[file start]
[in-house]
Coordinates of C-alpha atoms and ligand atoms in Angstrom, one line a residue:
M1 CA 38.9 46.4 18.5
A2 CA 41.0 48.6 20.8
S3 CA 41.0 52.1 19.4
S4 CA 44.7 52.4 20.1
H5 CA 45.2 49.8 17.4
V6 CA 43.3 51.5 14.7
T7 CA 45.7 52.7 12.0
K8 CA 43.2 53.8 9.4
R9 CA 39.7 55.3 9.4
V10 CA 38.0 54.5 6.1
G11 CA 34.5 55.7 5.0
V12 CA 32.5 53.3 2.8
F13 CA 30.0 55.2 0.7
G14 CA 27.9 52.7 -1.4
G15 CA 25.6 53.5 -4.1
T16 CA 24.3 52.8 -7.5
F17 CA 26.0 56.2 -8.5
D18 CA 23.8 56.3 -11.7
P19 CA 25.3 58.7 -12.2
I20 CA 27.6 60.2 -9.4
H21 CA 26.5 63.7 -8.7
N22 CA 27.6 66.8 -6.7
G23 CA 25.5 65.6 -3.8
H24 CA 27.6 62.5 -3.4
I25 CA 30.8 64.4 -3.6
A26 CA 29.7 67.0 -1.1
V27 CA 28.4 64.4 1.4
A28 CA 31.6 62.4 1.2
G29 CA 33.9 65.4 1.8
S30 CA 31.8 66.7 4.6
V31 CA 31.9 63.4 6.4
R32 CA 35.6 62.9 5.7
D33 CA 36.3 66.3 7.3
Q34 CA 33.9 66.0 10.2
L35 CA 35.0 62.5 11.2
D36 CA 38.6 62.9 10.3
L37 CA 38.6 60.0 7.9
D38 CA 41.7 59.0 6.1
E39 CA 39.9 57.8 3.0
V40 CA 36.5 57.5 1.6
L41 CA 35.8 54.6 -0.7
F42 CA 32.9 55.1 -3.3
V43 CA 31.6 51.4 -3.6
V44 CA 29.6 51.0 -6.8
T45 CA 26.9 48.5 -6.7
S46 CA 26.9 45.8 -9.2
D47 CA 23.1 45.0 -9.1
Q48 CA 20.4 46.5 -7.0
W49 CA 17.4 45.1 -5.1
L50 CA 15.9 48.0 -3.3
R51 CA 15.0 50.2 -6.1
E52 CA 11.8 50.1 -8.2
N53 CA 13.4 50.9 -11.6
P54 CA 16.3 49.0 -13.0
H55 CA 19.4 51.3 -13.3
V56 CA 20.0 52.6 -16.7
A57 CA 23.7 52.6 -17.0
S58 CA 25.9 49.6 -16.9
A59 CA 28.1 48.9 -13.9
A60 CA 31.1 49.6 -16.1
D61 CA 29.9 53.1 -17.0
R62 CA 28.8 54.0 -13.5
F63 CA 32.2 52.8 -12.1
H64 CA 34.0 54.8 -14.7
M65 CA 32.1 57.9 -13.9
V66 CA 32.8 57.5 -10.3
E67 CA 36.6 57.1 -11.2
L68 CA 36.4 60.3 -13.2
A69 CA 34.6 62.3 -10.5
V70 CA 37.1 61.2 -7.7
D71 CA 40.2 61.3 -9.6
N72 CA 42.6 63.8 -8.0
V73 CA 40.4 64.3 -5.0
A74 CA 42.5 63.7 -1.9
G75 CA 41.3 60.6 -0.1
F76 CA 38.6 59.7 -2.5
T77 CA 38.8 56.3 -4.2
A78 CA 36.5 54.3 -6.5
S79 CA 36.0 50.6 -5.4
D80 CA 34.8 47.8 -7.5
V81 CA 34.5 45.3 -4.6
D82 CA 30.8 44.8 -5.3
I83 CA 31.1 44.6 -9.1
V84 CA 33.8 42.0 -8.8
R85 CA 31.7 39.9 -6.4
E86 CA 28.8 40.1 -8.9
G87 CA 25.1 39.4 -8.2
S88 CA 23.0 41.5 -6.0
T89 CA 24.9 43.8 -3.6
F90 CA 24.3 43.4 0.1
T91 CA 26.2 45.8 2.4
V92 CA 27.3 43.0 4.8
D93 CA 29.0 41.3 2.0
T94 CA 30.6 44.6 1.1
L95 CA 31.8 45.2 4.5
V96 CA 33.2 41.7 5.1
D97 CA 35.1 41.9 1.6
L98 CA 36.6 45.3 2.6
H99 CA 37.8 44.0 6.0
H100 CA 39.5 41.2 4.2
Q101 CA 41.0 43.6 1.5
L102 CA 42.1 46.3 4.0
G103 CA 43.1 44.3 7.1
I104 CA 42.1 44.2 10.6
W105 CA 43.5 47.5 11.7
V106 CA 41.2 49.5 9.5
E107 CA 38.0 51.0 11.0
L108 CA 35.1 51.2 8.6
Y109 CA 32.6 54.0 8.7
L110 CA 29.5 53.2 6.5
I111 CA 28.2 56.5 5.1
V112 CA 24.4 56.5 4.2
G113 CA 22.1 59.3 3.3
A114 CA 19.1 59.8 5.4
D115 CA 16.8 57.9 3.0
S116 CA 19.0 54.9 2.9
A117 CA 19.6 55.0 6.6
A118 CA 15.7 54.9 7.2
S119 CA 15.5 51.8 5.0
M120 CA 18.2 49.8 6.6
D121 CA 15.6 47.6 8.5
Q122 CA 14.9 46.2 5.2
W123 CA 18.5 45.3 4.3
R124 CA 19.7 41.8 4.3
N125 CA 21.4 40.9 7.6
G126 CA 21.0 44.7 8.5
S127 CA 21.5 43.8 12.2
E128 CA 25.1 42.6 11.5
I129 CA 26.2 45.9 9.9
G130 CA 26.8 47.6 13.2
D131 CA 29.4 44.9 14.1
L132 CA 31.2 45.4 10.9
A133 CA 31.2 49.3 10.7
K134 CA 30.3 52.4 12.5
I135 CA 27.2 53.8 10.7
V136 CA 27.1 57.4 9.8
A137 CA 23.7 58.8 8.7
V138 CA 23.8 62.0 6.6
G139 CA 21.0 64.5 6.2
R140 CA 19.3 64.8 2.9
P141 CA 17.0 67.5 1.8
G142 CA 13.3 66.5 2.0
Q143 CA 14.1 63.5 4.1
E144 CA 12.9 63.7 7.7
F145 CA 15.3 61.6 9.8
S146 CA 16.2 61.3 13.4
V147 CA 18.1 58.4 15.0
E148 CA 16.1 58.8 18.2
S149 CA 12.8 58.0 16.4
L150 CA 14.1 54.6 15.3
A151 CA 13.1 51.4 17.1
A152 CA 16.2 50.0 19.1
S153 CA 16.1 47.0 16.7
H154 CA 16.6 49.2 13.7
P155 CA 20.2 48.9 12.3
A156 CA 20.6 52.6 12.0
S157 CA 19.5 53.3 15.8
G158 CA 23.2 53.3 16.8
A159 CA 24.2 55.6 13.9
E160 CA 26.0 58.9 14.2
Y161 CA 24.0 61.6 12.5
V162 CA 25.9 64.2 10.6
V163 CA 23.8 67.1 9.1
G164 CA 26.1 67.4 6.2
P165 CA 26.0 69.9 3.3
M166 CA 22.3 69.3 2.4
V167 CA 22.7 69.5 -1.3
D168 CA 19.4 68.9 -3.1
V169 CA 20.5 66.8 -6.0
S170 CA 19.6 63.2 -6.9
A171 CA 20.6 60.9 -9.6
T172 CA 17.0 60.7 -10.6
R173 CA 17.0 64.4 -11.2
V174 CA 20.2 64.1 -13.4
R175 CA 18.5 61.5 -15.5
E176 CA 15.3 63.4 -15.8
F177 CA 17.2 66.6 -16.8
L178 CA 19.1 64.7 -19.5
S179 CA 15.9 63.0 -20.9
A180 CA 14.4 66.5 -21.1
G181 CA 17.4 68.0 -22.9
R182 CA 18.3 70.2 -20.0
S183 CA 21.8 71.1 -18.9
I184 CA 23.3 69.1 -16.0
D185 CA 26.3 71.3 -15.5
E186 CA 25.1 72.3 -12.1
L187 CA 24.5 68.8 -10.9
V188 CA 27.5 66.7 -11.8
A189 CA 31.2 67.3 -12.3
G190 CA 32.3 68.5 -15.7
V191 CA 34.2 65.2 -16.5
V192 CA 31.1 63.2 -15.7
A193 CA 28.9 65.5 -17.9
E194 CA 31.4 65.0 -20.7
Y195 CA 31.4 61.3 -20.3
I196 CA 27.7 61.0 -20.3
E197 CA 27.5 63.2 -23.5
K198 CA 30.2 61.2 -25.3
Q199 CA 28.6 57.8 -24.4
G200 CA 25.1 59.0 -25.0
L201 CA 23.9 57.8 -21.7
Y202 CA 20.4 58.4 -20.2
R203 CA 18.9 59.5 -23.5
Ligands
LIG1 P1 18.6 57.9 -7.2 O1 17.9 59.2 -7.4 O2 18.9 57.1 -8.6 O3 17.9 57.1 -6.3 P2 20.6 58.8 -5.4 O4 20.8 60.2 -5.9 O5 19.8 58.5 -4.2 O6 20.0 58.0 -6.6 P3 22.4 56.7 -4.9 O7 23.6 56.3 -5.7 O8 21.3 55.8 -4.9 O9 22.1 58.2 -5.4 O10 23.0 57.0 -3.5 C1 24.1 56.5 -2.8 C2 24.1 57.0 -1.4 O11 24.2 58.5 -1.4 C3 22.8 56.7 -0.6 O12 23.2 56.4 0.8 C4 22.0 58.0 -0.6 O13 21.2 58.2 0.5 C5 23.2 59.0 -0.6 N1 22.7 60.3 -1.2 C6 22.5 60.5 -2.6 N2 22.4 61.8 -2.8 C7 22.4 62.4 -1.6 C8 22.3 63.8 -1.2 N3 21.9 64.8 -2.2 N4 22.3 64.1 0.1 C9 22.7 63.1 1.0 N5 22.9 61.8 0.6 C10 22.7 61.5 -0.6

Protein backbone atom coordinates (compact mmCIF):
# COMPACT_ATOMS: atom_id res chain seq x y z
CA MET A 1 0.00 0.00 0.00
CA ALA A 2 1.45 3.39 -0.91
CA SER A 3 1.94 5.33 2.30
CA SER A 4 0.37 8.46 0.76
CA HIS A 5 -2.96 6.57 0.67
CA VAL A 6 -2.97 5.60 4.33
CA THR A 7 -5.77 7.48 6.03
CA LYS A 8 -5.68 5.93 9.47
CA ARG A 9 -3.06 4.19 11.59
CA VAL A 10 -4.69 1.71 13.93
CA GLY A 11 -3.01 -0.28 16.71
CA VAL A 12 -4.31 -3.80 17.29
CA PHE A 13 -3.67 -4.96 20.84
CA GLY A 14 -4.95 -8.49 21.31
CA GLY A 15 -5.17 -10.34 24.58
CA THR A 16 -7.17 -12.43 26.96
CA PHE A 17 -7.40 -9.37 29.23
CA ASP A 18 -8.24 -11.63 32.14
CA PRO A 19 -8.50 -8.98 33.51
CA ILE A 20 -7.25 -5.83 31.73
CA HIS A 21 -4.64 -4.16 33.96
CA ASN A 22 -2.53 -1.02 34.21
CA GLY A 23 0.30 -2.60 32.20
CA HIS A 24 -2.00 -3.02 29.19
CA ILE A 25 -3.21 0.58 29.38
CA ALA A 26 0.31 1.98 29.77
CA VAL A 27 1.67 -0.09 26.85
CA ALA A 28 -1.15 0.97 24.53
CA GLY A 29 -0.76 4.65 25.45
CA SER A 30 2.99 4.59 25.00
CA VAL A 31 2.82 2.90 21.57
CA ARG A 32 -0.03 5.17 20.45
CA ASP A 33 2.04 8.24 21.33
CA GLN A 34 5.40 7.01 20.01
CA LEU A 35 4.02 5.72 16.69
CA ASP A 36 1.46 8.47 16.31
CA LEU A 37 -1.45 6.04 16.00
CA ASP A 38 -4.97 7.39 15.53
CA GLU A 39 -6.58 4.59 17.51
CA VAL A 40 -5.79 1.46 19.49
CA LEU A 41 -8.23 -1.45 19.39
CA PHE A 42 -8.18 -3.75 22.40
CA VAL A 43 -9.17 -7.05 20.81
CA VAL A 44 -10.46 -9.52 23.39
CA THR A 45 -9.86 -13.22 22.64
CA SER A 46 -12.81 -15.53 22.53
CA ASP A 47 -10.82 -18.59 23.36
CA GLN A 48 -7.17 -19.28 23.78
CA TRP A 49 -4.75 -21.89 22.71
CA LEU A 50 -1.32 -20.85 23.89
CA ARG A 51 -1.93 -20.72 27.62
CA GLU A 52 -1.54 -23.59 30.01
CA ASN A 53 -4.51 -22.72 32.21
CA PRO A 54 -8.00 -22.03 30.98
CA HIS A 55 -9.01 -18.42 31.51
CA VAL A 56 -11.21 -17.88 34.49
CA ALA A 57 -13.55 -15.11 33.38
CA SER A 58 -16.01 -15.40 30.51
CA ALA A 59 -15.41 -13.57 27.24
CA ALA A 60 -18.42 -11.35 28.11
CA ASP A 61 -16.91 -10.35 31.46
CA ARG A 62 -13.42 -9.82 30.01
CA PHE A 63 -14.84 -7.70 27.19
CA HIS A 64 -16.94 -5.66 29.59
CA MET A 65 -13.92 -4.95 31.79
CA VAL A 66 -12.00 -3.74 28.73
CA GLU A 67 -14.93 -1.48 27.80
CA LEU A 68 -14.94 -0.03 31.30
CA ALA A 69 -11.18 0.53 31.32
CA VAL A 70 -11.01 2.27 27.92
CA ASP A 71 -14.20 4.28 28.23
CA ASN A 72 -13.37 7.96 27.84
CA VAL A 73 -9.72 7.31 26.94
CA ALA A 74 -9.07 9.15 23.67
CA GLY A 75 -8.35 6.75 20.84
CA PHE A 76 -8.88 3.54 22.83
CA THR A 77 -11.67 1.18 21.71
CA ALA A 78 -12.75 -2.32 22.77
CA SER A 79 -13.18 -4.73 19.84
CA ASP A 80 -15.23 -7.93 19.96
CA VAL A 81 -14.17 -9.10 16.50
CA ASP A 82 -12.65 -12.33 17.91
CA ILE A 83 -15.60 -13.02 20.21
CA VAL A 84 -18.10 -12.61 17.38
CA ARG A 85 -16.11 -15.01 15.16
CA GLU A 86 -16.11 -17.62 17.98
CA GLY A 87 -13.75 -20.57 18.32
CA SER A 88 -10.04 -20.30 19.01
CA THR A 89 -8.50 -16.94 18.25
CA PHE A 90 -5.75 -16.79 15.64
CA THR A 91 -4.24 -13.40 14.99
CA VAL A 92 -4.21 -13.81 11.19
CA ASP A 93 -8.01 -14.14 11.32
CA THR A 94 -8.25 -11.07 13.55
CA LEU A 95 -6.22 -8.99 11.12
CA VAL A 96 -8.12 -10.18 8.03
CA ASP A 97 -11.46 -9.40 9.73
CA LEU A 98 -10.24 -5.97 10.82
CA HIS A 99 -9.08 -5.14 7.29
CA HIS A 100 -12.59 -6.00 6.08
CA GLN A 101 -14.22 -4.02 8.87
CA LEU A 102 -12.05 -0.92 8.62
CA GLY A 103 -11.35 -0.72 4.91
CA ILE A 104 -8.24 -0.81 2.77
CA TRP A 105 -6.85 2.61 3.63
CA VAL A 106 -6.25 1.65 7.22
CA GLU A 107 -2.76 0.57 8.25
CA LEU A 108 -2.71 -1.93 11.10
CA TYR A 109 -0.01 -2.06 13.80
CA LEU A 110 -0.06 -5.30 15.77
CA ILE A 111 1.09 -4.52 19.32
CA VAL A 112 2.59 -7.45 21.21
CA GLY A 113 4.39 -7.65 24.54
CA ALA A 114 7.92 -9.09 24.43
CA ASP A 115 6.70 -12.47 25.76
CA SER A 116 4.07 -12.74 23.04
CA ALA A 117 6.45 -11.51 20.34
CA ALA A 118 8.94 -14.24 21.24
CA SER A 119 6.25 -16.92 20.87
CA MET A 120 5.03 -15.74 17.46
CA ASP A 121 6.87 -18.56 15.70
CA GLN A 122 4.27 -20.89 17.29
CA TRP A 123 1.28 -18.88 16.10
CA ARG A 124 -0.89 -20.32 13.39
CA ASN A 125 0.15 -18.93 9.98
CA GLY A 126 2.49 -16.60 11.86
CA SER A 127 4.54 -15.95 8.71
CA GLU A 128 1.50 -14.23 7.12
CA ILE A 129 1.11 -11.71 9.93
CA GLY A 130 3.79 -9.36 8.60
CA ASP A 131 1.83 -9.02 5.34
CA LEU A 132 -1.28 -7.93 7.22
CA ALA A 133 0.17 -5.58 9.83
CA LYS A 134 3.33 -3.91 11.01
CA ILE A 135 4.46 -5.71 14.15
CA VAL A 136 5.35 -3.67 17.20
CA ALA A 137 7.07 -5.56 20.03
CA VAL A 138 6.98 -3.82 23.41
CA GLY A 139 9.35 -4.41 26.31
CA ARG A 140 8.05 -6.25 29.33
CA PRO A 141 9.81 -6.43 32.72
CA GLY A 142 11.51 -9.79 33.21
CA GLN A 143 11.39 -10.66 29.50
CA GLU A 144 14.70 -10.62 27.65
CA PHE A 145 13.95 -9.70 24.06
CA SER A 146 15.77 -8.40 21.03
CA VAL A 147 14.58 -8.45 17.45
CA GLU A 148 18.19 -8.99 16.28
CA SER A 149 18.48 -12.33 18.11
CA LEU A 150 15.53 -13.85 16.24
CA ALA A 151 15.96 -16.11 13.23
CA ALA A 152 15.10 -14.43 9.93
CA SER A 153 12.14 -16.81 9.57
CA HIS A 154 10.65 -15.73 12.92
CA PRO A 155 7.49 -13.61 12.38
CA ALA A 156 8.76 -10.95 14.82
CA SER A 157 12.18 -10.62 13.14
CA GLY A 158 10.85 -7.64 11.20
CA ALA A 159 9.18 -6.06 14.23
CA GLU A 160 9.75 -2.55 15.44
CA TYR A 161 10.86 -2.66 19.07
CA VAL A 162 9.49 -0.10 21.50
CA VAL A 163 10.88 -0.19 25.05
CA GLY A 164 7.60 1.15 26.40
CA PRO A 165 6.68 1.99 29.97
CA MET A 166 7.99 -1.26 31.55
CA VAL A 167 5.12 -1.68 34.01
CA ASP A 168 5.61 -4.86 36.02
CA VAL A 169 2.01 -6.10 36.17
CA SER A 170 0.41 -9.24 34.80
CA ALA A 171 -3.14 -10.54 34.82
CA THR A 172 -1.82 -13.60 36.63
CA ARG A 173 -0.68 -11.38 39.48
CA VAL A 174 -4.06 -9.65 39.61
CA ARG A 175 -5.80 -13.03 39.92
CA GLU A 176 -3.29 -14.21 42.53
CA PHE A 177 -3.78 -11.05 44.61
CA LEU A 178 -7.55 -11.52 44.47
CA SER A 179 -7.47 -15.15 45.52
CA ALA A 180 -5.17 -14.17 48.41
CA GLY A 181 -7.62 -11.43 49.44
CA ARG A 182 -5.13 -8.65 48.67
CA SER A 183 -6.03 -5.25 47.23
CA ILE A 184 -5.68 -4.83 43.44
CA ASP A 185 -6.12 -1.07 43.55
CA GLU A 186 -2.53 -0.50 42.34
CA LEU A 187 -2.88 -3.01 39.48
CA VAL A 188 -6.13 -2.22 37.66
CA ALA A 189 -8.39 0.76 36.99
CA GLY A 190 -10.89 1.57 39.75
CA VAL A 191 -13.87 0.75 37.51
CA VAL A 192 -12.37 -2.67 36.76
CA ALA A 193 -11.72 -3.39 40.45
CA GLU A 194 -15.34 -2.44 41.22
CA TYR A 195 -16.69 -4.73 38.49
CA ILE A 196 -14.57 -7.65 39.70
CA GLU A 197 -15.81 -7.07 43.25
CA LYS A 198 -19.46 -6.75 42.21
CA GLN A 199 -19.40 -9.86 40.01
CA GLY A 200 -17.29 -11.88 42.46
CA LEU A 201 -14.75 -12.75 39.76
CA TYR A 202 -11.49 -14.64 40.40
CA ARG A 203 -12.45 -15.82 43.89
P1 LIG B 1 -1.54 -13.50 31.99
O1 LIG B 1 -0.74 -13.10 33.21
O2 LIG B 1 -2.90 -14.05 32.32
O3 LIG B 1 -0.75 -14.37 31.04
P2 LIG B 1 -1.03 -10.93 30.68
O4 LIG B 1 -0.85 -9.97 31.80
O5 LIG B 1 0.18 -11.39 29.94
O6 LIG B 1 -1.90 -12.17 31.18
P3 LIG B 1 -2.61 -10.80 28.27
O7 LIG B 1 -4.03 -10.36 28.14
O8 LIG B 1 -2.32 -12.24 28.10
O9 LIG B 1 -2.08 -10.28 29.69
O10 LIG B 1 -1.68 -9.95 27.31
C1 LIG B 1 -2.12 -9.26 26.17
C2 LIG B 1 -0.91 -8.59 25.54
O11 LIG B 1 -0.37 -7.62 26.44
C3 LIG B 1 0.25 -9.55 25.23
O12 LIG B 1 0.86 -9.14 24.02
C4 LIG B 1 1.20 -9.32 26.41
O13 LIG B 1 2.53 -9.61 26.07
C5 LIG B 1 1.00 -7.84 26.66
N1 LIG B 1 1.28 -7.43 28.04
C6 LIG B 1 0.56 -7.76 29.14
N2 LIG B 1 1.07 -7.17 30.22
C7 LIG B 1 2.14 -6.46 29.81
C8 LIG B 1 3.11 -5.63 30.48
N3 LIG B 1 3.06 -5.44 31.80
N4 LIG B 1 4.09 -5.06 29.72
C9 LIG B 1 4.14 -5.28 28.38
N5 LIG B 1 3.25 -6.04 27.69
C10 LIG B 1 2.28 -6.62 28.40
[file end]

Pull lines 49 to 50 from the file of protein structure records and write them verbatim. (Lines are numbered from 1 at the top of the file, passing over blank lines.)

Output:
D47 CA 23.1 45.0 -9.1
Q48 CA 20.4 46.5 -7.0